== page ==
A new study finds that the cancer drug imatinib does not lower Aβ in humans, casting doubt on a previously described relationship between imatinib, γ-secretase activating protein (GSAP), and Aβ.
Much like people with Alzheimer's, mice modelling the disease experience seizures. New research suggests that APP, and not Aβ, makes their neurons hyperexcitable.
New data questions whether LRRK2’s kinase activity contributes to Parkinson’s, finding instead that absolute levels of the protein matter more.
Neuroligin, a synapse-building protein previously tied to autism, may play a part in Alzheimer’s disease through neuroinflammation and DNA transcription.
Neurons in mice spit out monomeric tau when electrically stimulated, hinting that neural activity may help drive the spread of pathological forms of tau in the brain.
Superficial siderosis, a leakage of blood matter onto the outer surface of the cerebral cortex, may be linked to AD and other dementias.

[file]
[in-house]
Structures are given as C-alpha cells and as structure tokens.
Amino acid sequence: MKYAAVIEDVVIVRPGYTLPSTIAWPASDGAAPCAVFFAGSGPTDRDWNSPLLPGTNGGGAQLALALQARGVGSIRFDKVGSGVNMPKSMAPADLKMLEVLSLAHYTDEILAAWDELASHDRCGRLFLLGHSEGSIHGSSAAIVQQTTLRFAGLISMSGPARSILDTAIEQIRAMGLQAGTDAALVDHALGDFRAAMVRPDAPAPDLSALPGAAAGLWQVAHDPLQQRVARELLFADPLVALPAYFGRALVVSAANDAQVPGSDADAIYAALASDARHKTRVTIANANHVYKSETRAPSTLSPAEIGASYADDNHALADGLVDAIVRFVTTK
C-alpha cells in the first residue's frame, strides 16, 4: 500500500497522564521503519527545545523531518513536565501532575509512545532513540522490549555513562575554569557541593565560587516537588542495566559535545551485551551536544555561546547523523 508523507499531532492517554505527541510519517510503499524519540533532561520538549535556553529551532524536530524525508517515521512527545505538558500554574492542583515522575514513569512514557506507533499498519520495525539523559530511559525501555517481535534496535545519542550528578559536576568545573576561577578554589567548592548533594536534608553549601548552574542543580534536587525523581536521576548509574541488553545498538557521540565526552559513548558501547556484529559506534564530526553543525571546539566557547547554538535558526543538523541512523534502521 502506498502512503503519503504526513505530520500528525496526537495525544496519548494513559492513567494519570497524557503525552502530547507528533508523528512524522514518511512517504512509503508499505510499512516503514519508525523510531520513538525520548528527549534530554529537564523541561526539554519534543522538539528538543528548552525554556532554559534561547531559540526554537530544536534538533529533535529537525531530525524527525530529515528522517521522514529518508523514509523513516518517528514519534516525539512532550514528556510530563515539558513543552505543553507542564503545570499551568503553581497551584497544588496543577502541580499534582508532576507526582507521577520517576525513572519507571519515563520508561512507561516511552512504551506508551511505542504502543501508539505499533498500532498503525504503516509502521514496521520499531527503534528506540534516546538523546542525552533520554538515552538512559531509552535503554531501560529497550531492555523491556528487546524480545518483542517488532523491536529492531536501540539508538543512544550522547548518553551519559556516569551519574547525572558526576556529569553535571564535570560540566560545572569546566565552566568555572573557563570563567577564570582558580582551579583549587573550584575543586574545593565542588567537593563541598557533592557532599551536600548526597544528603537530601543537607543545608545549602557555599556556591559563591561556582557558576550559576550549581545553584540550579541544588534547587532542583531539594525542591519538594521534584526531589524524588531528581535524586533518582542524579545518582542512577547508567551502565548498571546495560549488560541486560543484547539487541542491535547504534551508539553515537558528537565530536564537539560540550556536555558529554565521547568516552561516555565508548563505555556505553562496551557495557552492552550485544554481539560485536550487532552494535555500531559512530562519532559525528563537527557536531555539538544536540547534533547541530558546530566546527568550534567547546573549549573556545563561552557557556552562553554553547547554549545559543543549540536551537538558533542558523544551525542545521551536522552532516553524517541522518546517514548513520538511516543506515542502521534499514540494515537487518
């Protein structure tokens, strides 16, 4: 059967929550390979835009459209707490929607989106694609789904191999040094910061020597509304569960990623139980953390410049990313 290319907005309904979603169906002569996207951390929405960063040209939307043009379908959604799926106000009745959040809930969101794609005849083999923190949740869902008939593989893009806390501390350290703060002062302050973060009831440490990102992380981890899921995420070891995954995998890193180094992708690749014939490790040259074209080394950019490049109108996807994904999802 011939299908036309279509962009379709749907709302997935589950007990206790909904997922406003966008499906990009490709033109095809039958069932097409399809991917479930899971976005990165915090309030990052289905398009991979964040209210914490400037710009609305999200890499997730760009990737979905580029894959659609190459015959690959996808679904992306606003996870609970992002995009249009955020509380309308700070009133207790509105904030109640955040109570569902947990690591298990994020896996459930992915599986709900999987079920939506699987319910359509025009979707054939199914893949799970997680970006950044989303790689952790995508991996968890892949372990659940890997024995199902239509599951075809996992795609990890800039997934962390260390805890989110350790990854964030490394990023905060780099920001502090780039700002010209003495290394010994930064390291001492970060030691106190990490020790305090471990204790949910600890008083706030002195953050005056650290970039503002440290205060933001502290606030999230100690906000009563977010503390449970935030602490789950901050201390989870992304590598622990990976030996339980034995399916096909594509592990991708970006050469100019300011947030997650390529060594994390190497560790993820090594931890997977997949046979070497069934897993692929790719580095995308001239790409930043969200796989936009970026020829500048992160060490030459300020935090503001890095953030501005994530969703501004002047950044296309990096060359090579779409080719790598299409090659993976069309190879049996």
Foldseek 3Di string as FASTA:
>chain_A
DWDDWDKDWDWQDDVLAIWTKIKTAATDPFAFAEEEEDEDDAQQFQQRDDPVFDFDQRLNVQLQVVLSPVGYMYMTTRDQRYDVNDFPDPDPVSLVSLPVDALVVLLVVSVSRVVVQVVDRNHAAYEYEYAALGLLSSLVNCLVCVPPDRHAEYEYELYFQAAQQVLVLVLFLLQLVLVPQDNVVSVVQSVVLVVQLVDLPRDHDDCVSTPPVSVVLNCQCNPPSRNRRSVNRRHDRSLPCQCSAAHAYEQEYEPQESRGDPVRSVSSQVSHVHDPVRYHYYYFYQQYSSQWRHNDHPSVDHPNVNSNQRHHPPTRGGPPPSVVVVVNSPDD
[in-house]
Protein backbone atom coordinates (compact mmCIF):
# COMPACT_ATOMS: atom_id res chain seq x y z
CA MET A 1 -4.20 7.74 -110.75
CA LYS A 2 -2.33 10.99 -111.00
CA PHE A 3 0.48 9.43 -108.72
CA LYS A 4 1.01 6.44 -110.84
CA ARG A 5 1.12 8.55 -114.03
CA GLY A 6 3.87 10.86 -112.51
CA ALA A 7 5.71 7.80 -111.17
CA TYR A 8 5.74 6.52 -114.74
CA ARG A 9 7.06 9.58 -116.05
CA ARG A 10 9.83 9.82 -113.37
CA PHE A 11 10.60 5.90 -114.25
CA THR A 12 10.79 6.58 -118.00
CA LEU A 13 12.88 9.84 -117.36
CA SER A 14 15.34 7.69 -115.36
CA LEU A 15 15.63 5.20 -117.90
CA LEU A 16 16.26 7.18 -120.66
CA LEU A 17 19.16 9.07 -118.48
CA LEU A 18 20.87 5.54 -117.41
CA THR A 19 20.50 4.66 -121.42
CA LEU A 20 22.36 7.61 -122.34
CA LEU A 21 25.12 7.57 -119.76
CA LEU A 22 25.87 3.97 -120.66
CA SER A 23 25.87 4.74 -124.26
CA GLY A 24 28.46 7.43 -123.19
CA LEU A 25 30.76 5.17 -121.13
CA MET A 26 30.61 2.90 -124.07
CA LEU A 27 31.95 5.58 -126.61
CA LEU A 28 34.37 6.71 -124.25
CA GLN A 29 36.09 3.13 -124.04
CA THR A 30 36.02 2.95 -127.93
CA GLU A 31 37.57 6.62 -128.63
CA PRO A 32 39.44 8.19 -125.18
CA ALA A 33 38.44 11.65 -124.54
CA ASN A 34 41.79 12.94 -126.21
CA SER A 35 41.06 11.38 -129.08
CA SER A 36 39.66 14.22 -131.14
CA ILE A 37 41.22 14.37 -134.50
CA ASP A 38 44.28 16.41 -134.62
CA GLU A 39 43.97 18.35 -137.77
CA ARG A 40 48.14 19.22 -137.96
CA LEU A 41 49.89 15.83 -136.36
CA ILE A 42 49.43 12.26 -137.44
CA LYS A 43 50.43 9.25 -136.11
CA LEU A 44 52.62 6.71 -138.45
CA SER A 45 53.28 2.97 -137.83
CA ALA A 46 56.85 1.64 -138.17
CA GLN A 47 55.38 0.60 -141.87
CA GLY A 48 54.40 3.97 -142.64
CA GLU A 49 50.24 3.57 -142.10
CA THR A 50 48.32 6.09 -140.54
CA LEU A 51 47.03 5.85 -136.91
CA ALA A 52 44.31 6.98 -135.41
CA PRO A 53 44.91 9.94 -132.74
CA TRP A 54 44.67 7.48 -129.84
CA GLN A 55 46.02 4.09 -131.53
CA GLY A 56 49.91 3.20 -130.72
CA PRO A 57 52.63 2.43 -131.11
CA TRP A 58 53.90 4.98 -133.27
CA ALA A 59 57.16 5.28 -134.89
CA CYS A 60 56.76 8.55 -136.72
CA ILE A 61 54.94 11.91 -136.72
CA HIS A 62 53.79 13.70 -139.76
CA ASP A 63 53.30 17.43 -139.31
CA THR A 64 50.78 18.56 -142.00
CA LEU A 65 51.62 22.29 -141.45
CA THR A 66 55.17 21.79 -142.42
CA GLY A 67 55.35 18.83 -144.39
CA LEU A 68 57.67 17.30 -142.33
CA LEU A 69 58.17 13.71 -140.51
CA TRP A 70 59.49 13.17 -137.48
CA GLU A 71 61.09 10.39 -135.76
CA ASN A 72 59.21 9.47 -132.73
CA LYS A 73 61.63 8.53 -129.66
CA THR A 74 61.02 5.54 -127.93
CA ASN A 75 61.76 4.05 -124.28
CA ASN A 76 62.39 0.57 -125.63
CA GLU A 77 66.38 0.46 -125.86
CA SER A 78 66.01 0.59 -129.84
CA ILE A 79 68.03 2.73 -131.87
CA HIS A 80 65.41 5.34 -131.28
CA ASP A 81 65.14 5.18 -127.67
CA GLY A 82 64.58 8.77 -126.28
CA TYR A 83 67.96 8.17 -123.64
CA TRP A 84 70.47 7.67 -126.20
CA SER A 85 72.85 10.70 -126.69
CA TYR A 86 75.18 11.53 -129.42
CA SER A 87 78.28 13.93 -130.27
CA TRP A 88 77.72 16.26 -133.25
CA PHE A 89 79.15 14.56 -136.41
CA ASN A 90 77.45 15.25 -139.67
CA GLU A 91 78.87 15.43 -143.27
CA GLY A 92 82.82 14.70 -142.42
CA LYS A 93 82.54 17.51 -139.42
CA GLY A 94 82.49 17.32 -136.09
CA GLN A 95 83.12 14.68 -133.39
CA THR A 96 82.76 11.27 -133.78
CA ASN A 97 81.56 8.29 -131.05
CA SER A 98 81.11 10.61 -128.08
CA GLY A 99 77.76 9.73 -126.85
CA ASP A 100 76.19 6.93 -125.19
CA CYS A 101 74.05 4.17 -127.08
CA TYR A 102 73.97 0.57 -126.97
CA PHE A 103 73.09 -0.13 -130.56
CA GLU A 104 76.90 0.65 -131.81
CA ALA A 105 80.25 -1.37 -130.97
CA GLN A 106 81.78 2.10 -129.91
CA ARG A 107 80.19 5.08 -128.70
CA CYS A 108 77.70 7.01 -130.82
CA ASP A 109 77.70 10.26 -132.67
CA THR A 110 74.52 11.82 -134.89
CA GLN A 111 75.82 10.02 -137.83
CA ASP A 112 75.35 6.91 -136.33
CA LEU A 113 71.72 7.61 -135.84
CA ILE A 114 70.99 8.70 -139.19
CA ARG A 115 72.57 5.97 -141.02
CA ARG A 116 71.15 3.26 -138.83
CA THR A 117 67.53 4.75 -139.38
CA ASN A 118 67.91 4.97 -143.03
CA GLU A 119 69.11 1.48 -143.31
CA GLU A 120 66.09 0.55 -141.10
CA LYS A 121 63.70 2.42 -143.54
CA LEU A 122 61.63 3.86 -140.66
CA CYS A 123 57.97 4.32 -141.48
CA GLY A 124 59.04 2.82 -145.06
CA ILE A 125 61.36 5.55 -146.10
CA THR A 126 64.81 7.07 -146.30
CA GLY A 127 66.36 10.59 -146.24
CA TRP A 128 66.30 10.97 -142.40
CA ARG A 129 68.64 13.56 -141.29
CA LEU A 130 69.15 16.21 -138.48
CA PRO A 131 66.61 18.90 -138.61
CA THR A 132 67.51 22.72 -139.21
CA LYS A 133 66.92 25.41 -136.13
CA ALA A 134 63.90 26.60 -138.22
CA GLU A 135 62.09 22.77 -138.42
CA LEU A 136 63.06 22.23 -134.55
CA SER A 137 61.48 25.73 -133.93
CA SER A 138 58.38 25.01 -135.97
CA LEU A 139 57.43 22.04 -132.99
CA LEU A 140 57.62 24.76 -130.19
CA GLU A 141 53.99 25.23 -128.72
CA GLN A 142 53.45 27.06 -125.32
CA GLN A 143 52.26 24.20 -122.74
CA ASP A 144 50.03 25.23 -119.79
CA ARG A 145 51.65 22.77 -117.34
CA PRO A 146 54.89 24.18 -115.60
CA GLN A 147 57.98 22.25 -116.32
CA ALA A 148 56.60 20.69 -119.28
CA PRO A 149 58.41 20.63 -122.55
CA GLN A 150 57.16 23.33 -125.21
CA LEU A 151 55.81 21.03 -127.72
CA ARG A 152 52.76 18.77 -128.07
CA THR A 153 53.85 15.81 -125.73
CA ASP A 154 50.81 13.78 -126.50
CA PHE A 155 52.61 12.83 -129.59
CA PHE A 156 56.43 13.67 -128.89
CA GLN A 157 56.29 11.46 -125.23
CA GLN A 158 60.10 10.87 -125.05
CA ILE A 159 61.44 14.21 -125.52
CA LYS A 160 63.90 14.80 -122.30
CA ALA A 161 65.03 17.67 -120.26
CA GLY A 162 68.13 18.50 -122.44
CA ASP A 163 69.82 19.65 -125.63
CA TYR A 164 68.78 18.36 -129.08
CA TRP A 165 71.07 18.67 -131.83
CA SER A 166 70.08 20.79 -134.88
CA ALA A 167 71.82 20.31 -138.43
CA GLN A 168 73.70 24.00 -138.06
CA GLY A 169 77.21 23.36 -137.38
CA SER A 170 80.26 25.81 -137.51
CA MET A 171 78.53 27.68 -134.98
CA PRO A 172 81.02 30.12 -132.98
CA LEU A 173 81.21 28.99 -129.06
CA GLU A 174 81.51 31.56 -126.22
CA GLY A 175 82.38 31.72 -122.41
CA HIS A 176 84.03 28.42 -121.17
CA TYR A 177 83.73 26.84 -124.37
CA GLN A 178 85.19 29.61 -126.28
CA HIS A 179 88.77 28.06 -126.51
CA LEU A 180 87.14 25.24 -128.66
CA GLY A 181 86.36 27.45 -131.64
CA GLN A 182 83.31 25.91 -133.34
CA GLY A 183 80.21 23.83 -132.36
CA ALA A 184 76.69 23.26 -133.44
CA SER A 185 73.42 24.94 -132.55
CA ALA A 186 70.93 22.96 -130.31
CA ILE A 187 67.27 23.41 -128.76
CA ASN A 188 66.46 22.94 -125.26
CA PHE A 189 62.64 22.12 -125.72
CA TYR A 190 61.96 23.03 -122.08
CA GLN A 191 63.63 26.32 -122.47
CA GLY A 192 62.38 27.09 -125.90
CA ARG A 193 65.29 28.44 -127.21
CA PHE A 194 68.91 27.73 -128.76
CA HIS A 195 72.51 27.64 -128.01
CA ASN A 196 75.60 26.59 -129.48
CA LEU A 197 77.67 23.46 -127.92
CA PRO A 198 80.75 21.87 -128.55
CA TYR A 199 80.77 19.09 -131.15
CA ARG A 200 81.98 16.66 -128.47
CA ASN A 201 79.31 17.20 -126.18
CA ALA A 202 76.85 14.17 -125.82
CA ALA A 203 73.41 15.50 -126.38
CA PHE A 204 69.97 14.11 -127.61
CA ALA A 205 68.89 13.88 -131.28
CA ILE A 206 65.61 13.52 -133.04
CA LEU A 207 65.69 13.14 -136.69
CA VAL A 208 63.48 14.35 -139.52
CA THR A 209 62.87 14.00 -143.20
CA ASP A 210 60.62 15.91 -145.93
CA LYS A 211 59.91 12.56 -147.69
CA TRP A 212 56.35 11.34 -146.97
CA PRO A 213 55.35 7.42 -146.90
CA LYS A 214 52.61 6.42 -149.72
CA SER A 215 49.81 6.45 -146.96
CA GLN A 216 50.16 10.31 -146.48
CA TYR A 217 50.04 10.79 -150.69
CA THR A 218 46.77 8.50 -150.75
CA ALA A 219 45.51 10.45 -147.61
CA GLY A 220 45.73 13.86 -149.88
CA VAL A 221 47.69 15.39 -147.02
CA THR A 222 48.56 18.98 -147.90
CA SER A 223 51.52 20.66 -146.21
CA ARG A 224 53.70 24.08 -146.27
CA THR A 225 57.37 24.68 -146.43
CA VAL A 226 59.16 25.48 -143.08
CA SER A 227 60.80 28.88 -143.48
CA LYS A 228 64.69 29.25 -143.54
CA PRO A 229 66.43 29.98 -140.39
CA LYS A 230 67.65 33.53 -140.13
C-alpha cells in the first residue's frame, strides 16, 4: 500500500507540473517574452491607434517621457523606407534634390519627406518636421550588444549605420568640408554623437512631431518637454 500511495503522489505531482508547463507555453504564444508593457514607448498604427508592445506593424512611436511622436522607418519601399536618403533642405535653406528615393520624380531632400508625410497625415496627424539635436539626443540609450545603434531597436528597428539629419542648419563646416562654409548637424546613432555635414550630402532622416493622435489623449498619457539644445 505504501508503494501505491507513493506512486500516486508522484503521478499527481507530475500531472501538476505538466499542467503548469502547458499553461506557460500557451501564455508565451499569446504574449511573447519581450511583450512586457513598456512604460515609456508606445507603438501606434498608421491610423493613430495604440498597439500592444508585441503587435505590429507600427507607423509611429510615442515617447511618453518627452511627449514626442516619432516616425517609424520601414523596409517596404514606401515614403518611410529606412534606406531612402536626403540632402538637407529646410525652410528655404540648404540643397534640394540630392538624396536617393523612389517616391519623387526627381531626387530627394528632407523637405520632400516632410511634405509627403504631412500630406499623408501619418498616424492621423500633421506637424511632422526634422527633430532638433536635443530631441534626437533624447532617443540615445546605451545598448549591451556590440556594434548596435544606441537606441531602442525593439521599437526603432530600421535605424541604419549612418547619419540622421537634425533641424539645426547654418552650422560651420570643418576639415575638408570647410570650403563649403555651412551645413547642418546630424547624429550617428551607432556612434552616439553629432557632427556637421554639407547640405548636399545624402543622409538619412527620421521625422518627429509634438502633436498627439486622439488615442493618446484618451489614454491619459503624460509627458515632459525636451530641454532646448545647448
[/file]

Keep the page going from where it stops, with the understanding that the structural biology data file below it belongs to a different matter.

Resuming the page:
A Phase 2 trial suggests that the drug PBT2 is generally safe for Huntington’s patients. The drug's sponsor says it may have improved cognition, though experts remain unconvinced.
People with previous head injuries may be more prone to amyloid deposition and have a higher risk for Alzheimer's.
Researchers have sliced and digitally reassembled a famous brain in neuroscience to view its detailed three-dimensional architecture.
Live imaging of the mouse brain offers a rare view of α-synuclein dynamics at presynaptic terminals, and raises questions about which form of the protein triggers synaptic dysfunction.
Astrocytes kindle neuronal hyperexcitability in mouse models of Huntington’s.
Researchers identify a transcription factor that protects neurons during normal aging but goes AWOL in Alzheimer’s brains.
Allegations of falsified data embroil Japanese ADNI; project leaders respond that data corrections followed quality-control procedures.
Vitamin E slows functional deterioration in people with mild to moderate Alzheimer's disease, according to a new study.
Evidence builds that amyotrophic lateral sclerosis and frontotemporal lobar degeneration sit on the same pathological spectrum, but scientists are unsure how the disease marker TDP-43 fits in.